At that point, 710 automobiles with foreign license plates were observed entering Thailand. 30,000 foreigners passed through the Nong Khai border gate between May 9 and May 31, according to the head of customs control at the Nong Khai Customs House. An official from the government claims that the Nong Khai checkpoint is the fourth-most frequented entryway into Thailand. Laotians are just one of a select few foreign ethnic groups entering Thailand significantly more frequently by land as a result of the Thailand Pass’ extinction. Thousands of Laotian tourists are visiting Thailand now that Thailand Pass is “resting in peace.” Laotians reportedly go to Thailand to shop, enjoy themselves, and save money on fuel. If more tourists arrive in Thailand this year on land, only time will tell.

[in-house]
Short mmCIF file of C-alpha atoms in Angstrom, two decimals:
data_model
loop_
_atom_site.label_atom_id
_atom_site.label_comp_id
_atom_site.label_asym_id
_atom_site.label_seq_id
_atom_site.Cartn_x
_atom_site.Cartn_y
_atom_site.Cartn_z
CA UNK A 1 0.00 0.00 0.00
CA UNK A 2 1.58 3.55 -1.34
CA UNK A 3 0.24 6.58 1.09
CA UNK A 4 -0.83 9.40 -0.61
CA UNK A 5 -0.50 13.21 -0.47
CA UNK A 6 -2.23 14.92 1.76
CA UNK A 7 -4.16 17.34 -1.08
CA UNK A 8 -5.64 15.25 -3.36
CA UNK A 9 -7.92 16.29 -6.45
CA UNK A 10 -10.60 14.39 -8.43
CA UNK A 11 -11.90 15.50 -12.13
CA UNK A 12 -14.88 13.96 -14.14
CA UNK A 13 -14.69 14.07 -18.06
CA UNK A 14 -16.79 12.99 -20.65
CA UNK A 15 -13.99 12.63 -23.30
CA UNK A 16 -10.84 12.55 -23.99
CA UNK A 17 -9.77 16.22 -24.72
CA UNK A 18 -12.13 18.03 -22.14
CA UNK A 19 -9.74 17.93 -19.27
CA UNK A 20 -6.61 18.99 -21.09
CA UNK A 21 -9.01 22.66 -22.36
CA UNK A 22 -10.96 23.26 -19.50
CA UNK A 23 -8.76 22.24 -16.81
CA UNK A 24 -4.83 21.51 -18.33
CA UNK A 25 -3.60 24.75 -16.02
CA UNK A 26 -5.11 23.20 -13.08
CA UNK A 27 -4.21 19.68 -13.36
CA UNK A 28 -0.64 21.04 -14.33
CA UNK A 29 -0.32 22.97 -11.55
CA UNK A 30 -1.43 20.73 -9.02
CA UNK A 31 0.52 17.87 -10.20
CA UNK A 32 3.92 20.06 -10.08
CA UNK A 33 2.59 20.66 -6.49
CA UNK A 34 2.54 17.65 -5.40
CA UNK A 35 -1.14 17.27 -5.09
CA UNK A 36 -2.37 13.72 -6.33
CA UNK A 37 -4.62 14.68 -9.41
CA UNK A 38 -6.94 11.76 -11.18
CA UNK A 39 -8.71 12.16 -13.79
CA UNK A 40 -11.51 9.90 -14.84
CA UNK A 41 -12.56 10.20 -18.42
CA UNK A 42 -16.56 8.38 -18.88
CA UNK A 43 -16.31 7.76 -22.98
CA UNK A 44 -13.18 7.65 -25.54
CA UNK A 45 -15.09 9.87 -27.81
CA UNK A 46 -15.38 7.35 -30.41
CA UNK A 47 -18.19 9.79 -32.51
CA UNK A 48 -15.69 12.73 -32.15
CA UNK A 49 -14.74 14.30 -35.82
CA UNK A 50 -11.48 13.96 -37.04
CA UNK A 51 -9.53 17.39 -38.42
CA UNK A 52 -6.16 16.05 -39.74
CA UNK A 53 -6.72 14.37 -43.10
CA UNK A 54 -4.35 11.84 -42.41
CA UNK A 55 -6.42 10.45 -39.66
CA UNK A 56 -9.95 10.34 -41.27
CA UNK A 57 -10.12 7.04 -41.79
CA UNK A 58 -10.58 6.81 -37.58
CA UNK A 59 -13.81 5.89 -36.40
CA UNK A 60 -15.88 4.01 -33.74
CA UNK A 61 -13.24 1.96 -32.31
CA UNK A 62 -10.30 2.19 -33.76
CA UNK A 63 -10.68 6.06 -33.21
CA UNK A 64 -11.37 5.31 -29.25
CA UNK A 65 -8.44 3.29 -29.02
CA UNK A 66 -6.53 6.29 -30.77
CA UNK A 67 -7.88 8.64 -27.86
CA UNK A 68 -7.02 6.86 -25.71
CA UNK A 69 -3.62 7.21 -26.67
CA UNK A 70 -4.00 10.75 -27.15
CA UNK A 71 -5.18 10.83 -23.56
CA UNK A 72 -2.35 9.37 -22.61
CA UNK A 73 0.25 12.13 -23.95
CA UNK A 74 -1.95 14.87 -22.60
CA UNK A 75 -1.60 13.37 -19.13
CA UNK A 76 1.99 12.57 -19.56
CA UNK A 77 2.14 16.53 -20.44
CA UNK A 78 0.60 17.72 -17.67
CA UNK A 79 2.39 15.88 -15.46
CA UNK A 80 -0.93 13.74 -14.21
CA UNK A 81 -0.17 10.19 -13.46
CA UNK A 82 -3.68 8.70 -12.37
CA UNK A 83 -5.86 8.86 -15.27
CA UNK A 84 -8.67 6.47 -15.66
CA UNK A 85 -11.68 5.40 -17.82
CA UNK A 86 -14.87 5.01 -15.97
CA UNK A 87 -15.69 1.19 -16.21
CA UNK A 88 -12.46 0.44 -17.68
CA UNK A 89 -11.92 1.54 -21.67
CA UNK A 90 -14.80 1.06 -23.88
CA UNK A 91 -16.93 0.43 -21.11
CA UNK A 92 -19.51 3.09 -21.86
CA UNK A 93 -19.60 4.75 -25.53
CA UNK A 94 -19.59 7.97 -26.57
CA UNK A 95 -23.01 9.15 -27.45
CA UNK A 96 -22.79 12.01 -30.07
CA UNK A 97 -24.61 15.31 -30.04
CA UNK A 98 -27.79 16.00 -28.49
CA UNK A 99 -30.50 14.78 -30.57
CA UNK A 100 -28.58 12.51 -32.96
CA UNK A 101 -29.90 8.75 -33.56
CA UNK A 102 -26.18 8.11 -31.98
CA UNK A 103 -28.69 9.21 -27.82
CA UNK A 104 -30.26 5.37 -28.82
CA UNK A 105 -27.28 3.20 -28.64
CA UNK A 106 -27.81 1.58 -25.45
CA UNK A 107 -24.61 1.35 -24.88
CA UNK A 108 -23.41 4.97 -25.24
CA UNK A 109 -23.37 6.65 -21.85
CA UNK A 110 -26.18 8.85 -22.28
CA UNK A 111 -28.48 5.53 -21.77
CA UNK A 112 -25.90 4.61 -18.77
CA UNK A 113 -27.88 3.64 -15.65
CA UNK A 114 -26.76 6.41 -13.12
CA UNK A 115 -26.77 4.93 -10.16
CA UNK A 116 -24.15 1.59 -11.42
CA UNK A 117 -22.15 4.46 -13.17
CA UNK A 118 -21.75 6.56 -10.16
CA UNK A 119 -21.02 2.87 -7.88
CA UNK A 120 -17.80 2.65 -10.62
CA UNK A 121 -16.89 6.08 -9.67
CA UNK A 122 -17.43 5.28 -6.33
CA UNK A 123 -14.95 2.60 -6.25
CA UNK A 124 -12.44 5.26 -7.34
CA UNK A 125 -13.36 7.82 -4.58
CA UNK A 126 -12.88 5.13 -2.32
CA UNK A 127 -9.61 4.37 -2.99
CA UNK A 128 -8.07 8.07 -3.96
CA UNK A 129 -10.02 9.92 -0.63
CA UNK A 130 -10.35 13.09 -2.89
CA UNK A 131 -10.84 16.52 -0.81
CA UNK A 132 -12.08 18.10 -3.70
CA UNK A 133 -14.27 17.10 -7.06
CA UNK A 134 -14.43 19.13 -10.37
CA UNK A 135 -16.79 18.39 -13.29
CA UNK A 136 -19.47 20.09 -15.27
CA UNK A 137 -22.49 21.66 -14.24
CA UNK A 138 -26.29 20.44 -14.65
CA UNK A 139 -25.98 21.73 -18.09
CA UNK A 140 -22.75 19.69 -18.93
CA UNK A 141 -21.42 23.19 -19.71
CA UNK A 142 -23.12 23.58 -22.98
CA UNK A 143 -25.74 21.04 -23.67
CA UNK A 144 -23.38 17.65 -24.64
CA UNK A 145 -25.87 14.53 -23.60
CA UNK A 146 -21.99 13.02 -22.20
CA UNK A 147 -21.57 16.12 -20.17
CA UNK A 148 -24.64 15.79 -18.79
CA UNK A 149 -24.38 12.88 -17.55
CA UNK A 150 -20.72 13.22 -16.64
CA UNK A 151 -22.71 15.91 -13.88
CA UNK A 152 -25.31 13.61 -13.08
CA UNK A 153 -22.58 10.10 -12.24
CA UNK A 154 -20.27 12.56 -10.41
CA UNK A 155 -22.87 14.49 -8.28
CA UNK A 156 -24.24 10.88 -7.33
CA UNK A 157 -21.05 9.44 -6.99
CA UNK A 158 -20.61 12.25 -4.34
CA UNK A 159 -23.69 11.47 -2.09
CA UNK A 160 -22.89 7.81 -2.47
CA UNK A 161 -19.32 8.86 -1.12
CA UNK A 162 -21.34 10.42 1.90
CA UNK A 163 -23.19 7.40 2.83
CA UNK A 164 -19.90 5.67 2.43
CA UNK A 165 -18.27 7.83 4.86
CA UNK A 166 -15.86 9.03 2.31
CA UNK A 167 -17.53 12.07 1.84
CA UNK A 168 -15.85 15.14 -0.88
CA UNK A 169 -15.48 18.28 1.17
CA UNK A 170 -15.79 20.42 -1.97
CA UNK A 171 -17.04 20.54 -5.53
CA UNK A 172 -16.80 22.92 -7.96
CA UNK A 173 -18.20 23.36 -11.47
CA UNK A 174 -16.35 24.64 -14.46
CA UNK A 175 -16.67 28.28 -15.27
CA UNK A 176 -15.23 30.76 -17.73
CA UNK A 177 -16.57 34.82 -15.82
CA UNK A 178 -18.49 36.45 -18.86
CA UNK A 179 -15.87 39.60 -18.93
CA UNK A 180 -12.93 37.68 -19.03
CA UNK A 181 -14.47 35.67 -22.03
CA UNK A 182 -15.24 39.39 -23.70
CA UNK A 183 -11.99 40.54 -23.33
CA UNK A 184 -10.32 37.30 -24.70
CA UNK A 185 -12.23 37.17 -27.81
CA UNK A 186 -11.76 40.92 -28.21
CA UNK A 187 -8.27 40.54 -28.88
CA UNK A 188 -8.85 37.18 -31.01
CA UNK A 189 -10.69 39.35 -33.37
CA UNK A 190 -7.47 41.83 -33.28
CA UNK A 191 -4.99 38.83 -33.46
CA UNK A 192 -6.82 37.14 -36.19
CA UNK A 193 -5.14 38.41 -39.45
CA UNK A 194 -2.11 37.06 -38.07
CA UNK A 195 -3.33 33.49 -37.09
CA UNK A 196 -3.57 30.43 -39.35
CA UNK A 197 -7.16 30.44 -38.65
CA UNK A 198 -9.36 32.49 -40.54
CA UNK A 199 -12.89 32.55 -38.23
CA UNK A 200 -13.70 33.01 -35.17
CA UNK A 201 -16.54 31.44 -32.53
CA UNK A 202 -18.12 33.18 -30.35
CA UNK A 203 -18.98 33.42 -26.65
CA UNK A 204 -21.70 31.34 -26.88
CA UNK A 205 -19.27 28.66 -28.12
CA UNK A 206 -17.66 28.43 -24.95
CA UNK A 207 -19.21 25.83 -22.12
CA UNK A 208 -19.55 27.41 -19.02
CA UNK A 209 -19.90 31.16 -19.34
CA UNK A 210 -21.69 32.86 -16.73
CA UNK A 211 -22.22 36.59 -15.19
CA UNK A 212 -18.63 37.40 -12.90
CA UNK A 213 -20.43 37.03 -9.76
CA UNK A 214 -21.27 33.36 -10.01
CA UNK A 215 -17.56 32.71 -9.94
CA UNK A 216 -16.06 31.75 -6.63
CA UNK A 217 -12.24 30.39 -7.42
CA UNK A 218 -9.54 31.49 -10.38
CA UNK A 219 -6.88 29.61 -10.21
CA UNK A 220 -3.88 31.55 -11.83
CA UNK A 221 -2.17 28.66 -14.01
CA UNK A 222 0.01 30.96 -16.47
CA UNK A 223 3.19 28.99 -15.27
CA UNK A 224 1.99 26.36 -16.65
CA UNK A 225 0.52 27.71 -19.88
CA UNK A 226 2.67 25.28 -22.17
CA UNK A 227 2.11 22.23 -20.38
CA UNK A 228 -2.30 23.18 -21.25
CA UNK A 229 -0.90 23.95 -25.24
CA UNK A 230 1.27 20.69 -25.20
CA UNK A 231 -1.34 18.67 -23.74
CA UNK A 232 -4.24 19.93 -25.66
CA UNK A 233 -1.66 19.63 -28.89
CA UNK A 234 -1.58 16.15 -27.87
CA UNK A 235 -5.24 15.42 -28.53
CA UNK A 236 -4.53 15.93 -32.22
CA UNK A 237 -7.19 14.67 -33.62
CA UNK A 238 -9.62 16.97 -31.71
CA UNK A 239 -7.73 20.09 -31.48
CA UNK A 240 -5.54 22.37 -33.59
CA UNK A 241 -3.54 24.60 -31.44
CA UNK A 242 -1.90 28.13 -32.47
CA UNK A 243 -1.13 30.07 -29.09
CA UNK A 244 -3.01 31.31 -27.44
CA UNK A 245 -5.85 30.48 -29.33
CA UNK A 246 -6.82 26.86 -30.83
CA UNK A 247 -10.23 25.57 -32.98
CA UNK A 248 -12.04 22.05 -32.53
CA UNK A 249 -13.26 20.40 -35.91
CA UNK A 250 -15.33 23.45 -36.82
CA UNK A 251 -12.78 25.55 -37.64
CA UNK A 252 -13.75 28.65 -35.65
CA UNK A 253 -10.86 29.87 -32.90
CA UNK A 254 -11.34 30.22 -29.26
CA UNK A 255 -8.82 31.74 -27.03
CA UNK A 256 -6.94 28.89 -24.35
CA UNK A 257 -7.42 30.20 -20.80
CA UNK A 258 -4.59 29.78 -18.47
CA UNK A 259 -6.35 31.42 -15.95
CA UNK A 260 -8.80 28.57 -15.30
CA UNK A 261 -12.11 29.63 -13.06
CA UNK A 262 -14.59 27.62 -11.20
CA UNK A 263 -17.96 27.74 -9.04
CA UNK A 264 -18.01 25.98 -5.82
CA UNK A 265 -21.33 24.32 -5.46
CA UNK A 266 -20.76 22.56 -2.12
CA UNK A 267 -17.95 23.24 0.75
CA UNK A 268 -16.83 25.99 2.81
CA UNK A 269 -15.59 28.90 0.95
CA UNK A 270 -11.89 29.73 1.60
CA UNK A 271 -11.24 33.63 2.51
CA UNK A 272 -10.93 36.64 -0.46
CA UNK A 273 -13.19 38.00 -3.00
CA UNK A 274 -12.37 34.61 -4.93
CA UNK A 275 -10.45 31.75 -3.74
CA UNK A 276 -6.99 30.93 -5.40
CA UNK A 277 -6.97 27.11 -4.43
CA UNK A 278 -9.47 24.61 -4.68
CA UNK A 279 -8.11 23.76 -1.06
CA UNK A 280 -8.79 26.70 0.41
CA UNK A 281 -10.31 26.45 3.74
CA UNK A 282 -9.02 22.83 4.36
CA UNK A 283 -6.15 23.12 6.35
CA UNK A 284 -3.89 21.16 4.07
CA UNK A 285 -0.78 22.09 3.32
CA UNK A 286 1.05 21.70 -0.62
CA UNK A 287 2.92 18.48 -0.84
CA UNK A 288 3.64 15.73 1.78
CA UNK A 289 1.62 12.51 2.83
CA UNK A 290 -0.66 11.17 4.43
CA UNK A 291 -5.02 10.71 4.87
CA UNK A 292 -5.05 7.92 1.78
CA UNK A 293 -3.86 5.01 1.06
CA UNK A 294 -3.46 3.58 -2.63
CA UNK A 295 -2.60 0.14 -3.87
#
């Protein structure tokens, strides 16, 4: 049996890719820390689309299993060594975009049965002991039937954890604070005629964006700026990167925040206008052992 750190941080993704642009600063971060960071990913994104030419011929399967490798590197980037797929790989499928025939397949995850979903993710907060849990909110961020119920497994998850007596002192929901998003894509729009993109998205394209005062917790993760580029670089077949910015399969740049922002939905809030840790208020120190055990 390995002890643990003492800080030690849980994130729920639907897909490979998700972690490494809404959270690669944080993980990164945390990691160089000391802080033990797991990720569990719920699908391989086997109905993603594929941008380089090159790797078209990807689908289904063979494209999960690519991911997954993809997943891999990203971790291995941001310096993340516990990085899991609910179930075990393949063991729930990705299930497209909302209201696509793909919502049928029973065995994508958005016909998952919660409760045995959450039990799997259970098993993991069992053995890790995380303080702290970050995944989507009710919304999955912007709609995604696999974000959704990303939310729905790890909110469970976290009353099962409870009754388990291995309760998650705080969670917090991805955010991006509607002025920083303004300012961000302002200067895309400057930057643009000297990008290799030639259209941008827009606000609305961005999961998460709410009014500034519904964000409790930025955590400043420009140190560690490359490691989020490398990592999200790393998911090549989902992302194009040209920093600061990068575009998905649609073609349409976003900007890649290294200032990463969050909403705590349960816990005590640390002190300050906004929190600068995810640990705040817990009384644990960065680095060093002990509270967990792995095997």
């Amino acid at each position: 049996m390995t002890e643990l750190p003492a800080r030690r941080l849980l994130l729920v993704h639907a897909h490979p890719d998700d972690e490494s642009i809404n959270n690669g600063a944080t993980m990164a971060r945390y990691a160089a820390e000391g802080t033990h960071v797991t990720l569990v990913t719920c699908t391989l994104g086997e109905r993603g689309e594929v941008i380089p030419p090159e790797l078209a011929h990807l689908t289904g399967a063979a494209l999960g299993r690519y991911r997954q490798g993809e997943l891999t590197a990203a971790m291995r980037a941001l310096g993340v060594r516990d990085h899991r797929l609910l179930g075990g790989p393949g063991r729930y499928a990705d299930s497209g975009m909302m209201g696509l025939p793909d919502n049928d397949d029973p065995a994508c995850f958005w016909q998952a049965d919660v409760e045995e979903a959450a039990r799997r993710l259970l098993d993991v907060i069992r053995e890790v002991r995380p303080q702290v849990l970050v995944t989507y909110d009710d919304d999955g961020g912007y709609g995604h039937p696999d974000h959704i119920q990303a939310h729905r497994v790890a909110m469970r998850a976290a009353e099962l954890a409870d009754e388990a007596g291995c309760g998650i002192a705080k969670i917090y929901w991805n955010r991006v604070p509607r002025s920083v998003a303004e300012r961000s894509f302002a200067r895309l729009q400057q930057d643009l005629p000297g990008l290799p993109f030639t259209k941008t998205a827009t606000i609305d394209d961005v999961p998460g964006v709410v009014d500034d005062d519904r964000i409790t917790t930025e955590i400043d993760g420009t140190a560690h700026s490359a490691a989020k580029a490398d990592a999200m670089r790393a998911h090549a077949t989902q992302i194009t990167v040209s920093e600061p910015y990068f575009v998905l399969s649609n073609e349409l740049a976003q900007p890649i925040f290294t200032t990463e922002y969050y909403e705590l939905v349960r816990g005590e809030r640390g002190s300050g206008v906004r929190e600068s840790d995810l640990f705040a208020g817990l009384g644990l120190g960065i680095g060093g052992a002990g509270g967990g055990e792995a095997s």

According to The Bangkok Post, numerous Laotian vehicles refueled at gas stations in Nong Khai before returning to Vientiane. In the northeastern city of Nong Khai on Friday, the day the Thailand Pass was abolished, 3,618 Laotians arrived. After the Thailand Pass was canceled, the Kingdom is waiting to see how many more Laotian tourists will travel.

They had driven to Songkhla, a region in the south. Prior to Thailand Pass’ collapse, 1,000–1,500 individuals were passing through the Sadao checkpoint per day on average. Over 5,000 Malaysian visitors arrived in Thailand on the day Thailand Pass came to an end.

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